by Katharine Koeppen, RA
I've just returned from the biannual Alliance of International Aromatherapists professional conference in St. Petersburg, Florida. This year, much of the emphasis was on safe use of essential oils. Guided by well-meaning but inexperienced friends, relatives or coworkers, many people are starting to experiment with essential oils and sometimes suffer disastrous consequences. They refuse to believe (sometimes vehemently so) that essential oils can cause any harm, no matter what the circumstances of use.
Just this afternoon, I received a phone call from a woman who wanted to know if I could help repair her skin after one such incident. "A friend who knows a whole lot about aromatherapy" informed her that she could use oregano essential oil to successfully fade age spots. Her friend bragged that he had used undiluted oregano on his face with great results... an age spot on his forehead was now completely gone! Under his instruction, she purchased a bottle of oregano oil and applied it neat to a dark spot on her temple.
It was uncomfortable, but she kept doing it. After all, she trusted her "experienced" friend. Within several days, she had a chemical burn the size of a half dollar on her face. 5 months later, the burn has slowly healed, but a raised scar remains. Unbelievably, she wants to try additional essential oils to reduce the scar since another "friend" has told her this will work... especially when undiluted helichrysum oil is used!
I would have thought this had sunk in the first time around, but I had to explain to her that essential oils should never be used neat on the skin, especially on the face, and especially if one has had no prior training in aromatherapy.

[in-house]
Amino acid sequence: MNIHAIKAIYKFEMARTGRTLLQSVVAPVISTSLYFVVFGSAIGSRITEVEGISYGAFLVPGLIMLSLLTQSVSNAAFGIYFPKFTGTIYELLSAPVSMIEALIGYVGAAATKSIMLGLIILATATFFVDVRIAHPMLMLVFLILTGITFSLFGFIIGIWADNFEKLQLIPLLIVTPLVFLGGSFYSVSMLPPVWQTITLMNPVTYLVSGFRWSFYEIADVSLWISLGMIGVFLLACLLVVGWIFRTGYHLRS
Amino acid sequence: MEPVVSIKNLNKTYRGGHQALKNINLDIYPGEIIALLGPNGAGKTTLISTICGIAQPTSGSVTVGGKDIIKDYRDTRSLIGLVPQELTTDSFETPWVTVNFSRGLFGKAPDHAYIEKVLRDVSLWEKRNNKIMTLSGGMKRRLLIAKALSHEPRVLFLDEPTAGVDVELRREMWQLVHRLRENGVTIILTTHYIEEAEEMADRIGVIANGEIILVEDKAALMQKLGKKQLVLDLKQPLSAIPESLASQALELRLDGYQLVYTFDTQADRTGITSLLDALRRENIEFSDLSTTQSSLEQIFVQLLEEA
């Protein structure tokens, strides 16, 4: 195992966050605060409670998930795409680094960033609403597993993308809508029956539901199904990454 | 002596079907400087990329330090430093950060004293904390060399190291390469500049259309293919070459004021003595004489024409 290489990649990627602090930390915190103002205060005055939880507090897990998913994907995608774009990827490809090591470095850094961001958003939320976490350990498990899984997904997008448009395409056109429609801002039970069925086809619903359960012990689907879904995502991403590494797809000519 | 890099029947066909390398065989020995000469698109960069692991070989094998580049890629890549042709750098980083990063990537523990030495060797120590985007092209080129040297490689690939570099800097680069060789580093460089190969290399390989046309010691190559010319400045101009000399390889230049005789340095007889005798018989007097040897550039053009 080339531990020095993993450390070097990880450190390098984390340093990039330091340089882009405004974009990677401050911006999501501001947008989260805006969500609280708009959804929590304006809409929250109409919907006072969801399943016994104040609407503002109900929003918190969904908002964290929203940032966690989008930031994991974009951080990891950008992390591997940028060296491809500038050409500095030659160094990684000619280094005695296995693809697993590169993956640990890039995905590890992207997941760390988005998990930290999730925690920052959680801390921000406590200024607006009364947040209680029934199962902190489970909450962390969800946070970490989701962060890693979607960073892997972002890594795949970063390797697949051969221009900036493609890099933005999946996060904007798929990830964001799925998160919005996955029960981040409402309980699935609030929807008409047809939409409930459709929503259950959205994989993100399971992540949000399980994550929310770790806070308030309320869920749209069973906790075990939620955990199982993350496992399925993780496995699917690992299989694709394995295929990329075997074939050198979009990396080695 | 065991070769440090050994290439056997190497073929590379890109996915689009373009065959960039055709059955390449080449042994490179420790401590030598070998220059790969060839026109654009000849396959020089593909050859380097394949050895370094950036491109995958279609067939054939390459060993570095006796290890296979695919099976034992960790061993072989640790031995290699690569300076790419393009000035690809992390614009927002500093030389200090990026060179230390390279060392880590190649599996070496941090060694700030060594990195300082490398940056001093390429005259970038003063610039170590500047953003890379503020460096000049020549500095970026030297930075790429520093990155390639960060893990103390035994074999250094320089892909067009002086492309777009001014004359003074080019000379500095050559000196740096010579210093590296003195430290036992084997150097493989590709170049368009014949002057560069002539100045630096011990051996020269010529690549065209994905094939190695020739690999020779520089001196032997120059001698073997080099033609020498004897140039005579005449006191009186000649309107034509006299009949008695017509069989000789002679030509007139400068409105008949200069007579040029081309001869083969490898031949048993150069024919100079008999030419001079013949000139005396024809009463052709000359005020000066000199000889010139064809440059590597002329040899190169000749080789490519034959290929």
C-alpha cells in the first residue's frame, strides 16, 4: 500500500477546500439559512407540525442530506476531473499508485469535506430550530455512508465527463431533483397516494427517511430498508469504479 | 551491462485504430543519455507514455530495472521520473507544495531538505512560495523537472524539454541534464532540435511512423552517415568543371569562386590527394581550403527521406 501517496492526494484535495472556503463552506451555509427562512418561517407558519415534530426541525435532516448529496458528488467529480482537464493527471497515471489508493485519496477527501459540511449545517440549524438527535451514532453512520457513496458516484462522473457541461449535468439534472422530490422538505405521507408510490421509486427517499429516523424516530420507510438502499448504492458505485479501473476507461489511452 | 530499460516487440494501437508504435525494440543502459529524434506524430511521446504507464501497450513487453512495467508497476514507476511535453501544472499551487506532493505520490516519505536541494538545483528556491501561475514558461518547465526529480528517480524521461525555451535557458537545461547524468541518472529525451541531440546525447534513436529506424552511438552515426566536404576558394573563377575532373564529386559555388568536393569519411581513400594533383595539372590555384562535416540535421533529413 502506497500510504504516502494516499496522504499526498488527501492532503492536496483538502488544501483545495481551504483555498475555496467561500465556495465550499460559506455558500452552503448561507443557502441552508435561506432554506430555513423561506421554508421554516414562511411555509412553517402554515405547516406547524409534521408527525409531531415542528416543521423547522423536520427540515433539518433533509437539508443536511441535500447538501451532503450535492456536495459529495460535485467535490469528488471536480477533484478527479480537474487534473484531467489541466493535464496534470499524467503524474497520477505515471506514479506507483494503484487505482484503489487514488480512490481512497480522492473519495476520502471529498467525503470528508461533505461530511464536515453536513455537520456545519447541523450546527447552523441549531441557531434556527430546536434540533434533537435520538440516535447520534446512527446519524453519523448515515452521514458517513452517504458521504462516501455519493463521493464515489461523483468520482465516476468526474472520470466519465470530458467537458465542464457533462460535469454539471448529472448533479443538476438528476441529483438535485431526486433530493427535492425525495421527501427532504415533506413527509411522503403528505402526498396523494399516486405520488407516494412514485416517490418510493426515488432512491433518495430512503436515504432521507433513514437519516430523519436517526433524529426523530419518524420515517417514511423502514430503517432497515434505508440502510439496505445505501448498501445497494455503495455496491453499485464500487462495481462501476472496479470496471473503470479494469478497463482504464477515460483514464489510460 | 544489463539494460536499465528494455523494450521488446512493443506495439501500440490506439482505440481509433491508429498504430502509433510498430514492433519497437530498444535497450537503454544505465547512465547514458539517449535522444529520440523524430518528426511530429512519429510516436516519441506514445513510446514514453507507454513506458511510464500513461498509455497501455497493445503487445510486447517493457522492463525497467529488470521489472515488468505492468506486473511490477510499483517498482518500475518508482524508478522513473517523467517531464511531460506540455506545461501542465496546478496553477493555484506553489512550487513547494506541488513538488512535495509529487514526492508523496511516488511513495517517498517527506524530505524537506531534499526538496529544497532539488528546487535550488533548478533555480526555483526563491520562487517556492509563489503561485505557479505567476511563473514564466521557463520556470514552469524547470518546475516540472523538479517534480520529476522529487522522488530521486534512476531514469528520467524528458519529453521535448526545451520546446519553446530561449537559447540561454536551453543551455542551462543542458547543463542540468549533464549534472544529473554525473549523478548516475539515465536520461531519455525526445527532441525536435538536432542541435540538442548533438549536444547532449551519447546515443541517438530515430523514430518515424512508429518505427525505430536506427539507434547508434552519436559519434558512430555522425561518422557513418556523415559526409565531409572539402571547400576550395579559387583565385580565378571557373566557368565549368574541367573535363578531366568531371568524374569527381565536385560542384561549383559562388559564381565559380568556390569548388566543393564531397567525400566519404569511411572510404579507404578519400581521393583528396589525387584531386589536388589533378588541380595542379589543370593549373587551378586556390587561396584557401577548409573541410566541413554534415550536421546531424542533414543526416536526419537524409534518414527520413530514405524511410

I hate to make this kind of blanket statement, but if you don't wish to invest in any type of aromatherapy education, whether via a reputable book or via classroom experience, you probably shouldn't be using essential oils. Stay safe and buy aromatherapy products that are already diluted for appropriate topical application. There are plenty of such products available in the marketplace, from Aromaceuticals and from other companies.
If a friend makes recommendations or gives advice on using essential oils, be smart and ask about their background and qualifications first. One or two positive experiences with aromatherapy do not count as expertise. Nor does a weekend or two spent in a sales meeting at any given aromatherapy company. Membership in a professional aromatherapy organization does... graduation from a 200+ hour reputable program or its equivalent is required of all applicants. Ask who your "expert" friend has studied with, and how long they've been involved in aromatherapy, and whether they are well versed in safe aromatherapy practice, essential oil cautions and contraindications. Someone with professional credentials will not hesitate to give you this information. If you don't feel comfortable with the answers you get, don't follow their advice.
Sometimes the best intentions are just bad business.